Succeed REI

Why House Hacking is the Best Real Estate Investing Strategy for Beginners

Okay, so I am definitely not the first person to house hack a duplex and I am certainly not the last.  The house-hacking strategy predates the term “house-hacking” by a long shot!  But, you know what they say, “if it ain’t broke, don’t fix it!”

Let’s look at why house hacking is the BEST real estate investing strategy for beginners…

House Hacking Defined

Let’s first start by defining what I mean by the term “house hack.”  By my definition, to house hack is to buy a property, move into it, and rent some part of that property out to a tenant or tenants.  This can be done with a single family property or it can be done with a multi-family property.

While either method is fine, my personal preference is toward doing this with a multi-family property.  This is because I just not a fan of sharing kitchens, living rooms, etc. with tenants.  I prefer to have my own space, separate from the space occupied by my tenants.  Therefore, for my purposes duplexes, triplexes, and four-plexes represent the best options for house hacking.

Although you can house hack larger properties as well, you are going to run into an issue with financing as conventional Fannie Mae financing will not be available to you to buy those properties.  You will instead have to turn either to commercial or some other alternative financing sources.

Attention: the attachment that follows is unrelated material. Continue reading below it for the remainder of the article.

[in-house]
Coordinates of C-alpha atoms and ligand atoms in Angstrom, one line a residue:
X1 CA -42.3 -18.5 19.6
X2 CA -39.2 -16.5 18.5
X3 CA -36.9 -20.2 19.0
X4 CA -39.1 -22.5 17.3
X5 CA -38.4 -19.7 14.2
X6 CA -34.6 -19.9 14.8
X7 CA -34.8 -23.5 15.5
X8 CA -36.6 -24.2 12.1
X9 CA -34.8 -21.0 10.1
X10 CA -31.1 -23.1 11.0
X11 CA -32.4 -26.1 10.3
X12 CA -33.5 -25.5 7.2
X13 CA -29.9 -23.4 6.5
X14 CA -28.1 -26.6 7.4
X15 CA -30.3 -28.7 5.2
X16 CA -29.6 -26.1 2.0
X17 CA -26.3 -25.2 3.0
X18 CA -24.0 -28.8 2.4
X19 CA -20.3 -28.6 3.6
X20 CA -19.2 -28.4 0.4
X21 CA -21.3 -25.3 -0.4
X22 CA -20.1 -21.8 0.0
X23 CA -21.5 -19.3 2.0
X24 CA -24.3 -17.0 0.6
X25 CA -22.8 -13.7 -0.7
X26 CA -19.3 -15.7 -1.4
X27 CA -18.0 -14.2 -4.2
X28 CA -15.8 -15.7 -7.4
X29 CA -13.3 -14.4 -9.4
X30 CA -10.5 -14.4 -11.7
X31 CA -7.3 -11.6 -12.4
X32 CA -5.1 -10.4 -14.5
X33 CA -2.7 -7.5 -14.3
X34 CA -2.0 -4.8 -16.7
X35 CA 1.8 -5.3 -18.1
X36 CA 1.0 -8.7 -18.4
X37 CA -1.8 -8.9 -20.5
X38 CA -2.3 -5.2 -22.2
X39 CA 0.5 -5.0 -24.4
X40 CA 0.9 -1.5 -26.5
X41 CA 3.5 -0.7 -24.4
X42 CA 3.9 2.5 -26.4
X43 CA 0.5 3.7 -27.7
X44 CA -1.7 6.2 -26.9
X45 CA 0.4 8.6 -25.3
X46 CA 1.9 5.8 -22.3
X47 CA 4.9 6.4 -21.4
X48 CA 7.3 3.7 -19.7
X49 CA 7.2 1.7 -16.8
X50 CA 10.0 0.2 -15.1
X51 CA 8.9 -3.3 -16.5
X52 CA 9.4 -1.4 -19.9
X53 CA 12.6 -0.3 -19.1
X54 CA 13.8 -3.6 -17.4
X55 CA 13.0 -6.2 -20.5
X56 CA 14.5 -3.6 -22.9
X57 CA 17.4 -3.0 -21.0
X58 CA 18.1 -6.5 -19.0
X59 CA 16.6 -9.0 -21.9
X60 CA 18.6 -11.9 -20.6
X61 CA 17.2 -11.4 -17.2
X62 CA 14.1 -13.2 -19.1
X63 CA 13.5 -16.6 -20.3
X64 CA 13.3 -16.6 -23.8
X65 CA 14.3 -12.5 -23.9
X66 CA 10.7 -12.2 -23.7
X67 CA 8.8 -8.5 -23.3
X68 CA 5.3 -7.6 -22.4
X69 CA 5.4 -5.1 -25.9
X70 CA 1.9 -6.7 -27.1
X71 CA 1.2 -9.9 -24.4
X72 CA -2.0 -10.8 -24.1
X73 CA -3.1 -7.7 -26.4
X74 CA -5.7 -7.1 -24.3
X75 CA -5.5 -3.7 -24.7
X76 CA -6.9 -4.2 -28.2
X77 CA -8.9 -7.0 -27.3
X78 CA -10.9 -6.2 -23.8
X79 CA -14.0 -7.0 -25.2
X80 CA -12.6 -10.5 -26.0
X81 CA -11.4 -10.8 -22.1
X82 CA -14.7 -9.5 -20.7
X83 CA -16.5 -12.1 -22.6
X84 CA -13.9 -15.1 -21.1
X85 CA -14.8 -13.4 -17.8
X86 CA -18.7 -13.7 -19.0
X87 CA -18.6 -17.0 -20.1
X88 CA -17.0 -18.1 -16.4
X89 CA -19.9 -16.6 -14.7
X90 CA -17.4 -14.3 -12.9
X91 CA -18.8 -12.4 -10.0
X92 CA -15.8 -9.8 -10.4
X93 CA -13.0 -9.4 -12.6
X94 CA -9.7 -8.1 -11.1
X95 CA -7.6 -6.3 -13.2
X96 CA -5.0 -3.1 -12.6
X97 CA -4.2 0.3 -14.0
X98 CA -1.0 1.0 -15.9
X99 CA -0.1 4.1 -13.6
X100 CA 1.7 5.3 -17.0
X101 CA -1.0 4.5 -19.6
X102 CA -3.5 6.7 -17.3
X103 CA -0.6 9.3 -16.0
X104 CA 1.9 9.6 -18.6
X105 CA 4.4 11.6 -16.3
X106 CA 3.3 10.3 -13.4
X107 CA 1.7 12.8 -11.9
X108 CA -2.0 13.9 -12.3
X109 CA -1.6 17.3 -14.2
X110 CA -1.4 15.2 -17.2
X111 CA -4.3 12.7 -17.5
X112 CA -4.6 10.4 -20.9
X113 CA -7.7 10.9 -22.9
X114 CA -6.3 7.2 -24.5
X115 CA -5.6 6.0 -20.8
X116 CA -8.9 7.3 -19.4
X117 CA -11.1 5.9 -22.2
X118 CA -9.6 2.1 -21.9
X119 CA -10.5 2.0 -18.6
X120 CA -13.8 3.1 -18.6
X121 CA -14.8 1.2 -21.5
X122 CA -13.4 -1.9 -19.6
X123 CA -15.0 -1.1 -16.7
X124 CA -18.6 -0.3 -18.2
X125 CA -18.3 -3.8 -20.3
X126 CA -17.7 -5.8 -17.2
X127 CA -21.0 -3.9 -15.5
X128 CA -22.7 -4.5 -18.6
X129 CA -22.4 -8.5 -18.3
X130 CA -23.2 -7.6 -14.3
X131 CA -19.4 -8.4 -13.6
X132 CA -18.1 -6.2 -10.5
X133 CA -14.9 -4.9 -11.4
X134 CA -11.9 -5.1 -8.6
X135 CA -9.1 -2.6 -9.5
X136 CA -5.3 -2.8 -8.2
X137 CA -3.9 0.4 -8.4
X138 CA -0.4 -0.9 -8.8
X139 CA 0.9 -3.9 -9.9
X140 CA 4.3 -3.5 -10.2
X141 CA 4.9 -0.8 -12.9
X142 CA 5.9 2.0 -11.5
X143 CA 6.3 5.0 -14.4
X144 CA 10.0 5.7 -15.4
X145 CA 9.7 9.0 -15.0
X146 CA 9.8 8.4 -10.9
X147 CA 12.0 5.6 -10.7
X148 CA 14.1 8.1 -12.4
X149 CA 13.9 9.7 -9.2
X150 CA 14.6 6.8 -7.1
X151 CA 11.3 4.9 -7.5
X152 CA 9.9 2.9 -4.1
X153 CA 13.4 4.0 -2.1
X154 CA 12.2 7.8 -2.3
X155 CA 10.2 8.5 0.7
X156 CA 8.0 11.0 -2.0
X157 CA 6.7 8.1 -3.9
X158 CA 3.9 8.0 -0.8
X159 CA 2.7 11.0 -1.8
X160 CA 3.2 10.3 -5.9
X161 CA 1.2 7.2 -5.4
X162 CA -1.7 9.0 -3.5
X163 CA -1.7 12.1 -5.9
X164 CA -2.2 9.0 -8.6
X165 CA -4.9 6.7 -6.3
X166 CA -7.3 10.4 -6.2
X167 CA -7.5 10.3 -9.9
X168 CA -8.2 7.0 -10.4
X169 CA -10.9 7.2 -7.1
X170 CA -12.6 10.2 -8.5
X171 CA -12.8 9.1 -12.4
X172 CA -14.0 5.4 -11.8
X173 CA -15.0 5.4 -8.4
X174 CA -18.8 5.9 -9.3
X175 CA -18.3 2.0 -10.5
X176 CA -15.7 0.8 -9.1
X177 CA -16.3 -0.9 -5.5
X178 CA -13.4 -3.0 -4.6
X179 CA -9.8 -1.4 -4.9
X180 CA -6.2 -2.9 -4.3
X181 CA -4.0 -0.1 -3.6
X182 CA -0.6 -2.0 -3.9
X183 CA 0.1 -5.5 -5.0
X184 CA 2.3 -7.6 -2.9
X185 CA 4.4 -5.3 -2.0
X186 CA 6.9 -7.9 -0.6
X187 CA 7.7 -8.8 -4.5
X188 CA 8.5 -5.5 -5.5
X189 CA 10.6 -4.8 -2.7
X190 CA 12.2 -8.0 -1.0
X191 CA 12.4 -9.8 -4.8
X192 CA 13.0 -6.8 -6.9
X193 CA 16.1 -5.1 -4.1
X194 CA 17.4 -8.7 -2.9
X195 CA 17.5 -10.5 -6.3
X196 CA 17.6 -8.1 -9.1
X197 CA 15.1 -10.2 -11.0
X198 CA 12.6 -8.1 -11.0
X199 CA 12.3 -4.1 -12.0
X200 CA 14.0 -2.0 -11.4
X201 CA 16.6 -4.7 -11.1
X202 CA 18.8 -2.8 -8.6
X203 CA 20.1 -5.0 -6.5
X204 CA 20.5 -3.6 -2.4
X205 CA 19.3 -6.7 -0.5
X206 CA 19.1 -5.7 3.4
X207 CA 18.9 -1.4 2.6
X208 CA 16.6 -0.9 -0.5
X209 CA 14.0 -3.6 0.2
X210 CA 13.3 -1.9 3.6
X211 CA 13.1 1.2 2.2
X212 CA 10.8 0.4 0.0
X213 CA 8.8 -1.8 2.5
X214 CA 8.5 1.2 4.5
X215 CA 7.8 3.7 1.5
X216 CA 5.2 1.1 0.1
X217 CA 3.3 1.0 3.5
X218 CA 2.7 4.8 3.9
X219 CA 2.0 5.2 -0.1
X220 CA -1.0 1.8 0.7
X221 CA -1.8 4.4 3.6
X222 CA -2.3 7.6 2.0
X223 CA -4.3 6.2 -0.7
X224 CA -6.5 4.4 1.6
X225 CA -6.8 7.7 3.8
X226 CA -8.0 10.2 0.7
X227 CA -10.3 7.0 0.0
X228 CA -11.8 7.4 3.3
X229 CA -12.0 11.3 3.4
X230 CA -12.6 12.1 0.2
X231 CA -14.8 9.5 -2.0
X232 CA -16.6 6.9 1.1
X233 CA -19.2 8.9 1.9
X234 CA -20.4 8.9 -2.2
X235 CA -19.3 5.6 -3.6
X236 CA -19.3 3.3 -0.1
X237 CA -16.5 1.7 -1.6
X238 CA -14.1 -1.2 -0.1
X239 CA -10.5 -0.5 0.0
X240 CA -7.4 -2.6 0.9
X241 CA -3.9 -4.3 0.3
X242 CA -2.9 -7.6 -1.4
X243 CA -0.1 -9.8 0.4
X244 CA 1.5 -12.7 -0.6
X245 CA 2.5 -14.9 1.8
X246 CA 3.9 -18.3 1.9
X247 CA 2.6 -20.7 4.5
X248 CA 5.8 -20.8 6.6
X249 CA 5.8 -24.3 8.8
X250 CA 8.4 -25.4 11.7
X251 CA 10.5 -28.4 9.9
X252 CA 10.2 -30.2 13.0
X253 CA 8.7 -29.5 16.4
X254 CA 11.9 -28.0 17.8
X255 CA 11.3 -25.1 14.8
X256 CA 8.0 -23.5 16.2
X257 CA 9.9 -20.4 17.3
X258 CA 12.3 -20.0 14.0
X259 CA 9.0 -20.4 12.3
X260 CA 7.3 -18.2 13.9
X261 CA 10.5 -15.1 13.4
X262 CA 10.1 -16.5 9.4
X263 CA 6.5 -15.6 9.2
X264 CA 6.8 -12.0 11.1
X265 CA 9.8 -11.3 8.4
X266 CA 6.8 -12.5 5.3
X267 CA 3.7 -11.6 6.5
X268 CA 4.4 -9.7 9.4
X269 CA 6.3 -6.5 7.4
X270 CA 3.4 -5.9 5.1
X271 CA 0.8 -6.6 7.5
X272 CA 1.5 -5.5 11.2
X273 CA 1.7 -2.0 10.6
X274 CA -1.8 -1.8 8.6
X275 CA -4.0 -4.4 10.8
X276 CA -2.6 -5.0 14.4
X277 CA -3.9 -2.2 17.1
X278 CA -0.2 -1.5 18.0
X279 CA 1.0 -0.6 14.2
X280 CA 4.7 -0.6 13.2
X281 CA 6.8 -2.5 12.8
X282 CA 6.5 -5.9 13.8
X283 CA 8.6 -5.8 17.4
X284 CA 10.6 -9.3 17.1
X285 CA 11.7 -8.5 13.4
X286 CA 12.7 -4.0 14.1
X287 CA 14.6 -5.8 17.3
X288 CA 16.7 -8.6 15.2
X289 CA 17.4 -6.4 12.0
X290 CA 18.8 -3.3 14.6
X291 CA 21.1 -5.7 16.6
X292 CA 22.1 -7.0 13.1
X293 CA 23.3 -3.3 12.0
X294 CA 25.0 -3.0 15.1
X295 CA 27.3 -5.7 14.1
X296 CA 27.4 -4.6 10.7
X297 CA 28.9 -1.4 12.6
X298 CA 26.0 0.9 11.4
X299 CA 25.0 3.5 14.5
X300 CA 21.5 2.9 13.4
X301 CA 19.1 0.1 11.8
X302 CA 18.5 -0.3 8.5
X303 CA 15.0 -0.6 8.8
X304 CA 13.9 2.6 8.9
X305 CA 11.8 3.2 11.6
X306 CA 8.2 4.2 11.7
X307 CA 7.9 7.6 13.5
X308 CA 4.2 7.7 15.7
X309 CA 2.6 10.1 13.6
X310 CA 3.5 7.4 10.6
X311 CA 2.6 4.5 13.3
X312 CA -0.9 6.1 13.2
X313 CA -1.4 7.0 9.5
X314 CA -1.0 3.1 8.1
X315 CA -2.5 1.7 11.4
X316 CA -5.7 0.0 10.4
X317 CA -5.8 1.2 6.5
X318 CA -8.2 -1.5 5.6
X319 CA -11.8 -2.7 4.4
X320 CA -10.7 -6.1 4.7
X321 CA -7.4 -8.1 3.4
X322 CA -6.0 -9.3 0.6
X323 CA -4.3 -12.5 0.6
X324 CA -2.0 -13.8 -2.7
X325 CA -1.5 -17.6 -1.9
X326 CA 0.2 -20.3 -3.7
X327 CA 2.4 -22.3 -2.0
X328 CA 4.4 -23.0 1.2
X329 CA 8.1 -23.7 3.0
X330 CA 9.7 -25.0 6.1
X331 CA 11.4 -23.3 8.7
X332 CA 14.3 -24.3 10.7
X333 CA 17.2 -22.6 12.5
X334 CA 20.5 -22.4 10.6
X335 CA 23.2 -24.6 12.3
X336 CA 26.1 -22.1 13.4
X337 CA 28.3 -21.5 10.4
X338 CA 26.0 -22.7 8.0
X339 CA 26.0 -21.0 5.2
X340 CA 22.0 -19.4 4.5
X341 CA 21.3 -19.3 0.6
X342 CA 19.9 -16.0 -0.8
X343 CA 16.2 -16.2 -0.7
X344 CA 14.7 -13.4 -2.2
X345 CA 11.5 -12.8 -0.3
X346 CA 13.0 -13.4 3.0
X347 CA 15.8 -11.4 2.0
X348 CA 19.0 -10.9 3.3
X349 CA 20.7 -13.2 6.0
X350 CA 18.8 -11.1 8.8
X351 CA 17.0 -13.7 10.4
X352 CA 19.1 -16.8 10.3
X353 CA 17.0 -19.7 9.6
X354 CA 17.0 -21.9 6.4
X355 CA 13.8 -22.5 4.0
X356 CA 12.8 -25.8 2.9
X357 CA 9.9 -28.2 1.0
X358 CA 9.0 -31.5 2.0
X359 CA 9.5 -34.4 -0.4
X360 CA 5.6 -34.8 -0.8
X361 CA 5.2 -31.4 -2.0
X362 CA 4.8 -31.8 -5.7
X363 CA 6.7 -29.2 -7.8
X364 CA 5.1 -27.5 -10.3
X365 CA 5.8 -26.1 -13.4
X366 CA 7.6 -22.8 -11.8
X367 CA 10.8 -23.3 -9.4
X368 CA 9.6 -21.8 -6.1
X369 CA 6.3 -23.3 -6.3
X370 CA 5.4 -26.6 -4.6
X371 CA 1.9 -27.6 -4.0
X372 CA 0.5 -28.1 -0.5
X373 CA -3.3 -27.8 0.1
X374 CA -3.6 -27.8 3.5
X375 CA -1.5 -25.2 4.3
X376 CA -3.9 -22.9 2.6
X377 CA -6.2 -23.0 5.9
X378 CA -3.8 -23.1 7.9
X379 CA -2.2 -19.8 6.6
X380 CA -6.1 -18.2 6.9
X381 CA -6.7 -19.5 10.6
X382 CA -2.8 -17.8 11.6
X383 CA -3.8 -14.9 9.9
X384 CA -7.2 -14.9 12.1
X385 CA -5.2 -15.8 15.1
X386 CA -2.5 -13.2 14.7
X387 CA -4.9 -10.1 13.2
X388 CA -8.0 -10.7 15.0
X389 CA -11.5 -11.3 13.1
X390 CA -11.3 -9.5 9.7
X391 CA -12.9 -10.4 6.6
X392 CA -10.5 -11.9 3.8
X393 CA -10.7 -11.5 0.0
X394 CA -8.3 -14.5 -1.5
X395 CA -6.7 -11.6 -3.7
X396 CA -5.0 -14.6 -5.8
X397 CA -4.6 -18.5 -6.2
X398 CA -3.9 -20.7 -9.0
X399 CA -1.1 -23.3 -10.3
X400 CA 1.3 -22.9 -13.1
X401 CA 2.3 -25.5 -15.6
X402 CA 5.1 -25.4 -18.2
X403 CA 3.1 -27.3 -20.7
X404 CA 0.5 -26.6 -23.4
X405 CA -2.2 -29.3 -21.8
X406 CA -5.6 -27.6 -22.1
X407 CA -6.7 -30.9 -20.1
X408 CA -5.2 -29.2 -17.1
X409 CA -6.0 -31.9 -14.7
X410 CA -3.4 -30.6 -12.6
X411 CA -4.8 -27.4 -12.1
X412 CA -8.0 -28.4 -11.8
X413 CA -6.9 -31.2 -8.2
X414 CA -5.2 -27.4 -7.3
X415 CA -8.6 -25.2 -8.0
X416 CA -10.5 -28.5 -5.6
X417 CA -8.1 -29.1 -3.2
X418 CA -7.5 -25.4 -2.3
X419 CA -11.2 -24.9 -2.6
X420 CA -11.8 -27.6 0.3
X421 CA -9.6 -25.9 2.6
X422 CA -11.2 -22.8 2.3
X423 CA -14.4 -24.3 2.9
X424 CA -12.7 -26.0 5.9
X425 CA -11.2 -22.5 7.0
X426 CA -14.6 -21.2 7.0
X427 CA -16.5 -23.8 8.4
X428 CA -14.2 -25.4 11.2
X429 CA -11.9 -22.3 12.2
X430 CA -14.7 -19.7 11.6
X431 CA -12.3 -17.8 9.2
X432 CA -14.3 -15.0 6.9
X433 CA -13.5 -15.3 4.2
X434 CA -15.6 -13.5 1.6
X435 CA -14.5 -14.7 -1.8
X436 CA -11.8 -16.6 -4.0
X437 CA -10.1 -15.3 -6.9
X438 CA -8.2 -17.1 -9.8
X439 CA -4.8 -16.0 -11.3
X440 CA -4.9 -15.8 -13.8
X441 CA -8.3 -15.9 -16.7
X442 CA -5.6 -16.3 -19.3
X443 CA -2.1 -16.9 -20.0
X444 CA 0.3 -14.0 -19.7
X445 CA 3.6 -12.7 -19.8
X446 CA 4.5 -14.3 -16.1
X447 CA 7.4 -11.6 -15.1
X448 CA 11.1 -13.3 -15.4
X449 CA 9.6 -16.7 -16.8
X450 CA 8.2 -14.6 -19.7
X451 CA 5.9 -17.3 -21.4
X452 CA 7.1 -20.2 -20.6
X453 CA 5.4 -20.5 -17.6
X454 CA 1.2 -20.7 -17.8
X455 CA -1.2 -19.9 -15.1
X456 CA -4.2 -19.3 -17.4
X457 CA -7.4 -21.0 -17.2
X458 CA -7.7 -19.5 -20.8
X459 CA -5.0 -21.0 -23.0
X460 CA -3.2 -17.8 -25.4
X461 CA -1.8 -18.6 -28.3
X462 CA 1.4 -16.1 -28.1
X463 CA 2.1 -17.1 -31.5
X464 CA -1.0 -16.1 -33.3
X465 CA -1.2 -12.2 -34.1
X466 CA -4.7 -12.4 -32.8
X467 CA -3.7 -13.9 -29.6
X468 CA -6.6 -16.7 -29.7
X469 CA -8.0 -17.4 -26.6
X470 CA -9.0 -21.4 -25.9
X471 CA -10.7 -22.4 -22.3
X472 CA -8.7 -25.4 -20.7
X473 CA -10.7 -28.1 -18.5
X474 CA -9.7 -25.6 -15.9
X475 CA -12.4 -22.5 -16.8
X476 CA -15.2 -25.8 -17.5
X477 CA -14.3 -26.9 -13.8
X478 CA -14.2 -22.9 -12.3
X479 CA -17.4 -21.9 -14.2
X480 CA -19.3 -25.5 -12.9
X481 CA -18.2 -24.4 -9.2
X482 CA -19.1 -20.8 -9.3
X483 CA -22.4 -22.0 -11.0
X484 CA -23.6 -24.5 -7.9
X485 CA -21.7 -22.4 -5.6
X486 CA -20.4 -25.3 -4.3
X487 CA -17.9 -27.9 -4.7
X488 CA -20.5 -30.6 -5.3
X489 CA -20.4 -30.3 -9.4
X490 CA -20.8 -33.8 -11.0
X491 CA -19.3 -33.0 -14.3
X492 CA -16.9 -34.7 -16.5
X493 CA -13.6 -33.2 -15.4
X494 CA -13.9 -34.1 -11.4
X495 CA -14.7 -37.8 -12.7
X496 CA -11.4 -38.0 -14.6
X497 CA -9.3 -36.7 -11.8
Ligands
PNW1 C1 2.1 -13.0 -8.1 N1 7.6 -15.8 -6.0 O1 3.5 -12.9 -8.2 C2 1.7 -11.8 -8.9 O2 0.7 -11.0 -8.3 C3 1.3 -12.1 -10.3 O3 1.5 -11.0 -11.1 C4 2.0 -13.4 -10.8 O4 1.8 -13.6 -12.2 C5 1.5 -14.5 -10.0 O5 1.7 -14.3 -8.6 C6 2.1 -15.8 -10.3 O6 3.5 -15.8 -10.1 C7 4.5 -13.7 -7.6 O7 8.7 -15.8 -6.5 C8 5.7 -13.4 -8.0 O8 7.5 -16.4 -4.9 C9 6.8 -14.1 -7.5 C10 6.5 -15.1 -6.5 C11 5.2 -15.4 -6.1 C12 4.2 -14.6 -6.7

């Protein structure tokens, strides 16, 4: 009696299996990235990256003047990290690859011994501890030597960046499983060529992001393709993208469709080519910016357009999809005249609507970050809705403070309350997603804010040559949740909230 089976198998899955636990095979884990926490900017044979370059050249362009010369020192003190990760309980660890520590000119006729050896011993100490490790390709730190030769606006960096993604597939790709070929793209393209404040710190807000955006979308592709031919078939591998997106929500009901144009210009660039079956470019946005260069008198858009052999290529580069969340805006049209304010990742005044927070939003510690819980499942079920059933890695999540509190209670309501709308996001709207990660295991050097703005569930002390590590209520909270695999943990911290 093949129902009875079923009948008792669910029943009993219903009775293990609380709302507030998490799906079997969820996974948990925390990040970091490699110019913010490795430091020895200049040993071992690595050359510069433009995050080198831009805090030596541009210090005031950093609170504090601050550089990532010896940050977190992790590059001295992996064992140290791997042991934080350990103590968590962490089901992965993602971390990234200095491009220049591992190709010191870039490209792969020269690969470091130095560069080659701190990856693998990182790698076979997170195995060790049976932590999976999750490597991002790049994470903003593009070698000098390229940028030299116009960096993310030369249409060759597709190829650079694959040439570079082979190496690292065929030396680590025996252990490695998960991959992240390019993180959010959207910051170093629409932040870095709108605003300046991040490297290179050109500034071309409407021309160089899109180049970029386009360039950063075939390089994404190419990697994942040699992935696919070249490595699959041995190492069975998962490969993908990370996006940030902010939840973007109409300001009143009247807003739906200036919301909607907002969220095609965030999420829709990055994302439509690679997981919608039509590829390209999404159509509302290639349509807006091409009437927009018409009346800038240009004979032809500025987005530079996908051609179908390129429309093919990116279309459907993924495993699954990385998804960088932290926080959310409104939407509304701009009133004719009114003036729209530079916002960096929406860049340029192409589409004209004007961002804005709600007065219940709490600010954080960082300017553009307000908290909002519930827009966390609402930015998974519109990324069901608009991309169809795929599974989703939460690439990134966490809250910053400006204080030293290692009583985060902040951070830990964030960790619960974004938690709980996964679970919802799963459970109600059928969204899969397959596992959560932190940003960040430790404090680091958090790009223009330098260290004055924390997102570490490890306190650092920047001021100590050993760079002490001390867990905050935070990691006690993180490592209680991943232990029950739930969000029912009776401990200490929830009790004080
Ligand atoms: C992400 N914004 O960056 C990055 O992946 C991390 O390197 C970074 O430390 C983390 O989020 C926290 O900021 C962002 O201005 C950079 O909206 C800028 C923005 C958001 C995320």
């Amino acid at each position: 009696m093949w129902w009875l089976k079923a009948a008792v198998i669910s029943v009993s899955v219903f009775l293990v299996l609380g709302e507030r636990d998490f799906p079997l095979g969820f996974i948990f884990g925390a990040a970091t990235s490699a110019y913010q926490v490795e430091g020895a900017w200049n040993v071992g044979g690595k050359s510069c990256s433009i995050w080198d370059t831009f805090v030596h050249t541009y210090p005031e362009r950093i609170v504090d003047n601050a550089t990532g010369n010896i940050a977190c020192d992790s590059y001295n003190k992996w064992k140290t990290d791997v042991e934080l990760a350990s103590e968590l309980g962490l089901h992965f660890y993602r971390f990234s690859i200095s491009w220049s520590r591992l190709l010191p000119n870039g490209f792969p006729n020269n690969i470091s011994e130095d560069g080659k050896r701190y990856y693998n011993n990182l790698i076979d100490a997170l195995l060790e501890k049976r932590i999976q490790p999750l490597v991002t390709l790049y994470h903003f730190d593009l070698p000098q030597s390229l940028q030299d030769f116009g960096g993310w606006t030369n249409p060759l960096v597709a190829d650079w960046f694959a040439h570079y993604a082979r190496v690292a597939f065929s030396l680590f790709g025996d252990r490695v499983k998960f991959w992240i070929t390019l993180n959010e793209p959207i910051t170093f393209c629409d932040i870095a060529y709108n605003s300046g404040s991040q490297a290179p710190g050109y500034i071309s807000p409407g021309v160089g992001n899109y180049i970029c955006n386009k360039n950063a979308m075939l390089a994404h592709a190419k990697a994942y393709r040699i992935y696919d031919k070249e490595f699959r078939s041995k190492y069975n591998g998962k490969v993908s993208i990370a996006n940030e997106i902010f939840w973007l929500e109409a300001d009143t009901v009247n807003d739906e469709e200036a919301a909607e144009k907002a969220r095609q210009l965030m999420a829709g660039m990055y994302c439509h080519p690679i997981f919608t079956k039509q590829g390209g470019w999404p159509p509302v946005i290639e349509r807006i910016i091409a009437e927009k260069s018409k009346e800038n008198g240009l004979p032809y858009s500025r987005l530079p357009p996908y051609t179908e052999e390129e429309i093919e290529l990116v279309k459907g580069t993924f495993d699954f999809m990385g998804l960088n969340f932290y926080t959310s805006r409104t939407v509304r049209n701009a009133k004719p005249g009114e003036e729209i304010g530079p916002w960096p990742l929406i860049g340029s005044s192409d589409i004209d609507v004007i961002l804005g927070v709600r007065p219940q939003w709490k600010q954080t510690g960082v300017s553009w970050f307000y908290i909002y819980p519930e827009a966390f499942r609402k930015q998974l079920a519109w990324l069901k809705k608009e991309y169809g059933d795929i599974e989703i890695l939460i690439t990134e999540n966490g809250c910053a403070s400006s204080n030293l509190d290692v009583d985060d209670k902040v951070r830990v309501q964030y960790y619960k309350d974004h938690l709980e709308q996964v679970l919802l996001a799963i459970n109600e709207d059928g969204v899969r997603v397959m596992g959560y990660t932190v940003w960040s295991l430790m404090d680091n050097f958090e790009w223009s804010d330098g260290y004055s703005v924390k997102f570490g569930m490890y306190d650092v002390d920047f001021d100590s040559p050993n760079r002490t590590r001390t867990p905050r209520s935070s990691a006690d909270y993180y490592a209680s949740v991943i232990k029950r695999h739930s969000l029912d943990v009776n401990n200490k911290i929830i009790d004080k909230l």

Why House Hacking is the Best Investment Strategy for Beginners

No. 1 – Favorable Financing

A lot of people say that they would like to invest in real estate, but they simply cannot afford it and so they never try.  They say that banks are requiring them to come up with 20-25% of the purchase price, which even on the smallest of rental properties will often equal to tens of thousands of dollars out of pocket.

But, this is where house hacking can really show its value.  Right now, the government-backed FHA loans allow individuals to buy up to a 4-unit building for just 3.5% down.  If we look at a concrete example, the difference in down payment is pretty drastic:

Purchase Price: $100,000

Conventional 20% Down: $20,000

FHA 3.5% Down: $3,500

Closing Costs: comparable under both loan programs.



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